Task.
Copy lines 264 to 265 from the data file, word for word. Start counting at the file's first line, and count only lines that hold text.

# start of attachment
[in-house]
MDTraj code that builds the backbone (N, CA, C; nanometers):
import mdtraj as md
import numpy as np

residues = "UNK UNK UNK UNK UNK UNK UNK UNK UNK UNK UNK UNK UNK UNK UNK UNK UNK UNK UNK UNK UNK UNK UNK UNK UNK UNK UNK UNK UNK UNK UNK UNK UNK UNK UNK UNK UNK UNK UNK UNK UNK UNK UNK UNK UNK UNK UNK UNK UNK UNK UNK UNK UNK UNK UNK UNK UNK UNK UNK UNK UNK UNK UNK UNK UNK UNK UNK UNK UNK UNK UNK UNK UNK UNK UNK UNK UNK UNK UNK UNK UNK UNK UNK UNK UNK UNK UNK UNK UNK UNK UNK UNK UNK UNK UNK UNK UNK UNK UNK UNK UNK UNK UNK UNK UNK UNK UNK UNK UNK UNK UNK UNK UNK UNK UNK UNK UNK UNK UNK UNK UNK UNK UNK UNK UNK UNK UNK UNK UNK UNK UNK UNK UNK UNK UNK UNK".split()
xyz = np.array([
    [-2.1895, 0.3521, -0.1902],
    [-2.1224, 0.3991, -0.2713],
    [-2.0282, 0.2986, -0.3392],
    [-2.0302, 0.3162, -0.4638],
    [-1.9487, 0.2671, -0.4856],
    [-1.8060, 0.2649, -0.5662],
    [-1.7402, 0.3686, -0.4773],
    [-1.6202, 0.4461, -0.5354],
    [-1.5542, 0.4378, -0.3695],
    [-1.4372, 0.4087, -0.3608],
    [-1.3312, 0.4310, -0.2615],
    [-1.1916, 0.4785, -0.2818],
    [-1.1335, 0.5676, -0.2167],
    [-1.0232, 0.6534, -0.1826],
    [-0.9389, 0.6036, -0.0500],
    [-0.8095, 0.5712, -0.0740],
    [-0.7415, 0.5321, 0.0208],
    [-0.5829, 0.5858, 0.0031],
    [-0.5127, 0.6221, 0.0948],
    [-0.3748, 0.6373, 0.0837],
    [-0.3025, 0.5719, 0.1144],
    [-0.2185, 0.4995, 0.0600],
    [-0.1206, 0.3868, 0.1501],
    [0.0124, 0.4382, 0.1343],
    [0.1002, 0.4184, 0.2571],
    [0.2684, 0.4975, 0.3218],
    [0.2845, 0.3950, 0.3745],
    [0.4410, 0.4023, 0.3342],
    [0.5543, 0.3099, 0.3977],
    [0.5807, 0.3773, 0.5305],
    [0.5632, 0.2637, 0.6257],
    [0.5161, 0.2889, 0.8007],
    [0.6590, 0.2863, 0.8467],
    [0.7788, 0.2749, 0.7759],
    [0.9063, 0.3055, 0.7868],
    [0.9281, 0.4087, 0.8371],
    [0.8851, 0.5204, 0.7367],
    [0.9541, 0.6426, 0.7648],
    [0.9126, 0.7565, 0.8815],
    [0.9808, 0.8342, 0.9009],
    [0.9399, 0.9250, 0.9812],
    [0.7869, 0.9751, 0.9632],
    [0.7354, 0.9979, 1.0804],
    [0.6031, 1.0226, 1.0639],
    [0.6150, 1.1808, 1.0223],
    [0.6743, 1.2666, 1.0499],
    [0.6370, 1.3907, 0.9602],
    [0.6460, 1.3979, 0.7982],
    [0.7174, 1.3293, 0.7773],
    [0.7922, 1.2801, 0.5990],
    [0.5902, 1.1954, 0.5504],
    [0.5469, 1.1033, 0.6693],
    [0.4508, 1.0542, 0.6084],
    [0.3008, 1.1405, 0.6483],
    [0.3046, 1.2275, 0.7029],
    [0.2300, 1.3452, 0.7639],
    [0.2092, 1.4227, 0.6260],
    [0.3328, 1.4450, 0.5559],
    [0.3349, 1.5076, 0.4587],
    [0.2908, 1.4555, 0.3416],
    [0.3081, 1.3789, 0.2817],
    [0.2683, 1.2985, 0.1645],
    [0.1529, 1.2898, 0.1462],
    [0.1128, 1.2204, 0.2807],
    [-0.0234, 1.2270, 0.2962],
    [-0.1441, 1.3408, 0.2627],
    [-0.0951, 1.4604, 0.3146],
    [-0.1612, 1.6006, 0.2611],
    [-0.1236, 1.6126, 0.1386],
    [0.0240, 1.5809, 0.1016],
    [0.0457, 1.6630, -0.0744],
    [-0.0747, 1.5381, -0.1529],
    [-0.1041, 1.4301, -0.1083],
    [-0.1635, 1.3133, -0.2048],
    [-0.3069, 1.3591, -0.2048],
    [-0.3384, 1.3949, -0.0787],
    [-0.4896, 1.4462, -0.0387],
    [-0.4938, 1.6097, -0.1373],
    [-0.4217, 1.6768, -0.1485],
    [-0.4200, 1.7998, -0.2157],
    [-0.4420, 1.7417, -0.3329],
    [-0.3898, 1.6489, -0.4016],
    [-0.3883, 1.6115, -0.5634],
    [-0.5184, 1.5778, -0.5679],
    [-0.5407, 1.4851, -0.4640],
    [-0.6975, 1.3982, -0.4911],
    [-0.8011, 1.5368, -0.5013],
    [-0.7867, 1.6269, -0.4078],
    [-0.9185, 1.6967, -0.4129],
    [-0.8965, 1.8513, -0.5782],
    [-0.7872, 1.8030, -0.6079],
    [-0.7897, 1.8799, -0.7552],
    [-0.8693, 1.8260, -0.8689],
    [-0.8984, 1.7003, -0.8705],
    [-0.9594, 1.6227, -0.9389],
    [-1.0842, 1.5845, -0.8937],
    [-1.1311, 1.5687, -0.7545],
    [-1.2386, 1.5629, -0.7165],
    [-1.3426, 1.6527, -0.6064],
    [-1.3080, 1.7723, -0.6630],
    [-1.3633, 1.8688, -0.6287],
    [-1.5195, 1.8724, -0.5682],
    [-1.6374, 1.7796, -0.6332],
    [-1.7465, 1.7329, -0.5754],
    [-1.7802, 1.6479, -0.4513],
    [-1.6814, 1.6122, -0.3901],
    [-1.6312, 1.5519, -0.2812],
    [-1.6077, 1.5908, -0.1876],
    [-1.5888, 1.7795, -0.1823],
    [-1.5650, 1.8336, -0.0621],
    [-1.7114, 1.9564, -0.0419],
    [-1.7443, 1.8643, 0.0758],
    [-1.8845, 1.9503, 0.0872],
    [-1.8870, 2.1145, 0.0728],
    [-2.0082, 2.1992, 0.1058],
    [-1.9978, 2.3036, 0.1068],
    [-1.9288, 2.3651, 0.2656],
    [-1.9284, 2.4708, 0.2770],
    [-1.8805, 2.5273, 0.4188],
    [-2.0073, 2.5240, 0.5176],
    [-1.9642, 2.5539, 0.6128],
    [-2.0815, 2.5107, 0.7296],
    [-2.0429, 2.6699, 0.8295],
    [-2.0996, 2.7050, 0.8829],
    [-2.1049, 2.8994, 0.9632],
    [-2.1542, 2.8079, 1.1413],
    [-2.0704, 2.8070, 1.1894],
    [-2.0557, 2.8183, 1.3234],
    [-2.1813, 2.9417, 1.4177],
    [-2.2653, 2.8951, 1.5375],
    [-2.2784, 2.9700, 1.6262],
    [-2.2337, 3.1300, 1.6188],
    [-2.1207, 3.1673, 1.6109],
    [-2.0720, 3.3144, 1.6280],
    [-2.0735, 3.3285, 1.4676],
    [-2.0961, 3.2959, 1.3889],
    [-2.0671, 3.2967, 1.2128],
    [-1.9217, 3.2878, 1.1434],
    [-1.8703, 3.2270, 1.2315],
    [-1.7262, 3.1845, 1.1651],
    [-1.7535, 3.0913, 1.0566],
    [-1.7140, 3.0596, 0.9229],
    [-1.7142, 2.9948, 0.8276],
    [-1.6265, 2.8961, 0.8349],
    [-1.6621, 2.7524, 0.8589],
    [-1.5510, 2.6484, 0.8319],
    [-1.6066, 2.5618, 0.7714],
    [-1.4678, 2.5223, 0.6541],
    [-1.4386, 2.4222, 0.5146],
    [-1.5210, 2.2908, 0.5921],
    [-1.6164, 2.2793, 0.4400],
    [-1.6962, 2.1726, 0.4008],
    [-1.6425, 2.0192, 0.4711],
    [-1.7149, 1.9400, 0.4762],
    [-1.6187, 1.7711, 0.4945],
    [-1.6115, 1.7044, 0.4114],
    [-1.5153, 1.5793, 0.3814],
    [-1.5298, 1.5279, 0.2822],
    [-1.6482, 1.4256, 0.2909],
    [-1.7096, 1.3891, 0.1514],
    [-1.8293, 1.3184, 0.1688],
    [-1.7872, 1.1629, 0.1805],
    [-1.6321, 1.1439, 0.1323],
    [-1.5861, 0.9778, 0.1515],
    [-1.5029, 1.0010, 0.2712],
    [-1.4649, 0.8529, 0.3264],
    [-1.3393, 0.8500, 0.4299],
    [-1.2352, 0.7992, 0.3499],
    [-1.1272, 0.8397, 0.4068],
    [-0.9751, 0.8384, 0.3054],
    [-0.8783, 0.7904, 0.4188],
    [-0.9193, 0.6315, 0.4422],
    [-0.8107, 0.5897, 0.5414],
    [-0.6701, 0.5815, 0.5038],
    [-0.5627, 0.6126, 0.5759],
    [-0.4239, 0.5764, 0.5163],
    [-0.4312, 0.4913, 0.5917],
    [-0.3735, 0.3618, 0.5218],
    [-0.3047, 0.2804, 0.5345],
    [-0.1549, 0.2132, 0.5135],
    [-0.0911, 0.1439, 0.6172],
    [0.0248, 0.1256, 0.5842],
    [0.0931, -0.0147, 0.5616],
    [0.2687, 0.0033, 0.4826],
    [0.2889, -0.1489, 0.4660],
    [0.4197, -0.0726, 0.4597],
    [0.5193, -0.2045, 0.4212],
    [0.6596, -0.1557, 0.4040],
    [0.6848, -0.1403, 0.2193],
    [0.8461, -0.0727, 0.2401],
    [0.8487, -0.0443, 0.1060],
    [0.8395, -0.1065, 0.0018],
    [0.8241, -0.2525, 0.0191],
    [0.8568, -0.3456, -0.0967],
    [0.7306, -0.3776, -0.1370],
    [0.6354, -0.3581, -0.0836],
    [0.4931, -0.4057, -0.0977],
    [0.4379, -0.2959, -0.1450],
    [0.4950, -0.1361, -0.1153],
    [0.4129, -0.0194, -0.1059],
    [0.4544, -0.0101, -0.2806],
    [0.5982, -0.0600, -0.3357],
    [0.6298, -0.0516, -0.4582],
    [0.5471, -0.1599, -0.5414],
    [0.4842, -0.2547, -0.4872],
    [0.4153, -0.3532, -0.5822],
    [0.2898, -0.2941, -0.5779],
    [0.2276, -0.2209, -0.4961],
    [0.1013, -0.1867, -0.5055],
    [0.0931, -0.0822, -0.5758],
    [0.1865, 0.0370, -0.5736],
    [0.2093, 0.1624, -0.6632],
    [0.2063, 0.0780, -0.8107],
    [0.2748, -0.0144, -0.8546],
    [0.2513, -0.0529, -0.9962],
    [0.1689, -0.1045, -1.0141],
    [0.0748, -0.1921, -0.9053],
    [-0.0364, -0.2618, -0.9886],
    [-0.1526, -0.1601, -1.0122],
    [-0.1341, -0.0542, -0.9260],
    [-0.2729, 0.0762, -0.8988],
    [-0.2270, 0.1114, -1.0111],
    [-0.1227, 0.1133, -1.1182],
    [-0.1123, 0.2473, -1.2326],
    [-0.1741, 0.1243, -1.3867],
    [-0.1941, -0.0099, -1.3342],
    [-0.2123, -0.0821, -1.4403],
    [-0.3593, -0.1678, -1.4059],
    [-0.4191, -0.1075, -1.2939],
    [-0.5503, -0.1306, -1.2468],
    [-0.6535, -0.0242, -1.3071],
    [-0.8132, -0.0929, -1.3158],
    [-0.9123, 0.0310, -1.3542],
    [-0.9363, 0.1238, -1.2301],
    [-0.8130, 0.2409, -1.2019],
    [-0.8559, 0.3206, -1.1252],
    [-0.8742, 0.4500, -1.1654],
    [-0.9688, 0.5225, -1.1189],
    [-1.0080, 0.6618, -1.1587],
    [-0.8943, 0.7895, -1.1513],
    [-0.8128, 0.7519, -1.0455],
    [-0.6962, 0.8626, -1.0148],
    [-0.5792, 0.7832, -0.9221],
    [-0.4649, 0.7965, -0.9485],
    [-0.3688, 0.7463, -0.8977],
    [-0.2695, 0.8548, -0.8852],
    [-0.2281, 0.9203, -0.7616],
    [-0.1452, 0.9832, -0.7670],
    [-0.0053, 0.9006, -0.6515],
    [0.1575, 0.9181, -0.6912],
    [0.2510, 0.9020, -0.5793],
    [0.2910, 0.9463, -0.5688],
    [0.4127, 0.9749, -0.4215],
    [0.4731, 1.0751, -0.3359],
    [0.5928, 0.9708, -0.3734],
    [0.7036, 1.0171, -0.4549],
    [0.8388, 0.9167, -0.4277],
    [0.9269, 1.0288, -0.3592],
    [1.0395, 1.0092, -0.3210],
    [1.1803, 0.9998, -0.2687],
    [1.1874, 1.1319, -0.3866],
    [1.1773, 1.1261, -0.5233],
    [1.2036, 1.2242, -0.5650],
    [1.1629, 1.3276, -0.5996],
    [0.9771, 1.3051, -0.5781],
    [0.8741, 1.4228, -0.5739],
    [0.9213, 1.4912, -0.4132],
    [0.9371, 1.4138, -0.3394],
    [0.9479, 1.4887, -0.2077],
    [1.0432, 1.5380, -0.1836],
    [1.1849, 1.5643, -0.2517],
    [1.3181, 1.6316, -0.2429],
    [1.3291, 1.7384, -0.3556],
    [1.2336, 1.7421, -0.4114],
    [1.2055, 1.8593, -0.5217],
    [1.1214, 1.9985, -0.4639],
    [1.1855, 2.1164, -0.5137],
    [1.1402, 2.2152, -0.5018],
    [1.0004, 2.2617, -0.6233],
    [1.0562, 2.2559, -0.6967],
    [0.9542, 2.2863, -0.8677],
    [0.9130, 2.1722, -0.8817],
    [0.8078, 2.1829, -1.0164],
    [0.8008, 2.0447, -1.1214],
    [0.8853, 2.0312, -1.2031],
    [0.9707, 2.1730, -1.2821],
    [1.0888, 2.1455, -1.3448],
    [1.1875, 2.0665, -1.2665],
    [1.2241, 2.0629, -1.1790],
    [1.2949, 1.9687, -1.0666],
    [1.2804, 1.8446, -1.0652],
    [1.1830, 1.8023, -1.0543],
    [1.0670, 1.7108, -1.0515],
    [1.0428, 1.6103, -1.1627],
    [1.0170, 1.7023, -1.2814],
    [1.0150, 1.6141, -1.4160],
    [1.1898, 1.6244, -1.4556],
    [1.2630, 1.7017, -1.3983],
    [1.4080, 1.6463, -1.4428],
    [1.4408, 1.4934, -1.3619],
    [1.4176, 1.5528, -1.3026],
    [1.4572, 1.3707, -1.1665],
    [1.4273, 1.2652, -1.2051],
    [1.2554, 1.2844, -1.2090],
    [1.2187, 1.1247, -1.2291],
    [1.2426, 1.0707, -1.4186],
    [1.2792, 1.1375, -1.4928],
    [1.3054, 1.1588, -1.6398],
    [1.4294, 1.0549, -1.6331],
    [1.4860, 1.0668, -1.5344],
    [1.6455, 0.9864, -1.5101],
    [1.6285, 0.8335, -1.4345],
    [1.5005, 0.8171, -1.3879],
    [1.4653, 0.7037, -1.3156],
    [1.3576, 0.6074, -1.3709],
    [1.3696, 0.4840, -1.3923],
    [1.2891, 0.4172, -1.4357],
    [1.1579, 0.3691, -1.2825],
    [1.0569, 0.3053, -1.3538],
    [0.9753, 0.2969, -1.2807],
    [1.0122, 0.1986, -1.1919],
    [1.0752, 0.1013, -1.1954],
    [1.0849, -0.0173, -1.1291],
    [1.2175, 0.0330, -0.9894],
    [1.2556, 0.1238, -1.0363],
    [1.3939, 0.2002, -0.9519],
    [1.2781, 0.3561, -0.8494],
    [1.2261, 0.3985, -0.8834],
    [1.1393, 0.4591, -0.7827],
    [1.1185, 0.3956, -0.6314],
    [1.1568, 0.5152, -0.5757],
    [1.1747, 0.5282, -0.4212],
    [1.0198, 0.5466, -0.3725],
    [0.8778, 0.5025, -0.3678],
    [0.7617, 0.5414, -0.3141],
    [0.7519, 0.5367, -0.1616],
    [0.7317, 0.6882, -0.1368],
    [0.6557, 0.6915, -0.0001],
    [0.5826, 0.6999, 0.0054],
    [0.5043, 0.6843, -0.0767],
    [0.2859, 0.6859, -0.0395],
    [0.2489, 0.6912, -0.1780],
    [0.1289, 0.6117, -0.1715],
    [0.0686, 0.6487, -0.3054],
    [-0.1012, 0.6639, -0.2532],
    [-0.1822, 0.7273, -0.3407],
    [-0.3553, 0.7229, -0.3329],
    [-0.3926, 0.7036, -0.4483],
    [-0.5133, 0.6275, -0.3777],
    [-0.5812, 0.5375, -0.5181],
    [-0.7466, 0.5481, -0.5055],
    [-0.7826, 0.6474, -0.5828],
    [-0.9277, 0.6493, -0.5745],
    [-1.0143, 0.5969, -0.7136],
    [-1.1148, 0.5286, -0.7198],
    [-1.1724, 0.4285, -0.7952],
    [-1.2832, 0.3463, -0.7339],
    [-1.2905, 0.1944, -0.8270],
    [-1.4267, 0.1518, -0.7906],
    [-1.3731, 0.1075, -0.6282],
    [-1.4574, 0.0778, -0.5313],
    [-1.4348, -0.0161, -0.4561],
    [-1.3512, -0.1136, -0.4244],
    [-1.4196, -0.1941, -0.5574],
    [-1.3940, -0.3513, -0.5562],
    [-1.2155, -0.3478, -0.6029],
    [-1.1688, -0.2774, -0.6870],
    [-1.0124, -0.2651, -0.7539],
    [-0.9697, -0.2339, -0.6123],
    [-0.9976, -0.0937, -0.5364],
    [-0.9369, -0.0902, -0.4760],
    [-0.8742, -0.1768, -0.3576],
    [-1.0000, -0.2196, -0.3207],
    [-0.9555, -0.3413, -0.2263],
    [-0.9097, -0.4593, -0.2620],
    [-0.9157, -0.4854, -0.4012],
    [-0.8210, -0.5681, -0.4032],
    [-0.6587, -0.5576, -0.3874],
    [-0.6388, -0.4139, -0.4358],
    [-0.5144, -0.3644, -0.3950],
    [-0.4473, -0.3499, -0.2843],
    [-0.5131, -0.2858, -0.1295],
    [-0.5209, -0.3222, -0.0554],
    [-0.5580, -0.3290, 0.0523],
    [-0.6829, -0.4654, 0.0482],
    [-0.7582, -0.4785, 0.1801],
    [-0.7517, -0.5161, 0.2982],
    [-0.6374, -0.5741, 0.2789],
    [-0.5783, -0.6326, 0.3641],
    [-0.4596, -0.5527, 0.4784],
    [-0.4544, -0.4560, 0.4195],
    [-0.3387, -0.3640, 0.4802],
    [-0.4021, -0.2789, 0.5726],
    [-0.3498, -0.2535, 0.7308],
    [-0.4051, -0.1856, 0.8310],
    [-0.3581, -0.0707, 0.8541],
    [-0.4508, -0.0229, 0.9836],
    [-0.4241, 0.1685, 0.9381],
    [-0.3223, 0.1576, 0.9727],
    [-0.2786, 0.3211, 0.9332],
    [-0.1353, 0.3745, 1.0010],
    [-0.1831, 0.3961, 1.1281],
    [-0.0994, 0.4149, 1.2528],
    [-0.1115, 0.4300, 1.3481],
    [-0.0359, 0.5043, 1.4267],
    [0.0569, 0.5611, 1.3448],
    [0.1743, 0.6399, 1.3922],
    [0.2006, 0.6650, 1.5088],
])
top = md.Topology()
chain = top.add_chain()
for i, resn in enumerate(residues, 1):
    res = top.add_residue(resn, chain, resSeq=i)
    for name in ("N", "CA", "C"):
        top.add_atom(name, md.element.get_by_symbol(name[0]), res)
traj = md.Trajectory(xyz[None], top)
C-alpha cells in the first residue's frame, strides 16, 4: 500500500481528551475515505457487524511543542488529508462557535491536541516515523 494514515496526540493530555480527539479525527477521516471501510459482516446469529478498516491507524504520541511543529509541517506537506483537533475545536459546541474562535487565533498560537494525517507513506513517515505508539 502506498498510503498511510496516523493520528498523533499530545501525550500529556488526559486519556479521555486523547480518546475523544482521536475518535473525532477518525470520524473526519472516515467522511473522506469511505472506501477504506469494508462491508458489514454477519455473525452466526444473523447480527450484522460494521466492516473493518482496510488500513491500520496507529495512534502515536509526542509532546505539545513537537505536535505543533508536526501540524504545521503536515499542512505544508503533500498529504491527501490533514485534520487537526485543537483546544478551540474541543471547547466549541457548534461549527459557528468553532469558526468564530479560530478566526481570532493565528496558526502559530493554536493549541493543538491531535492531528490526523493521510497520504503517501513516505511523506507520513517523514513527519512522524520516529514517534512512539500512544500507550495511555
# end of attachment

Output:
    [0.9269, 1.0288, -0.3592],
    [1.0395, 1.0092, -0.3210],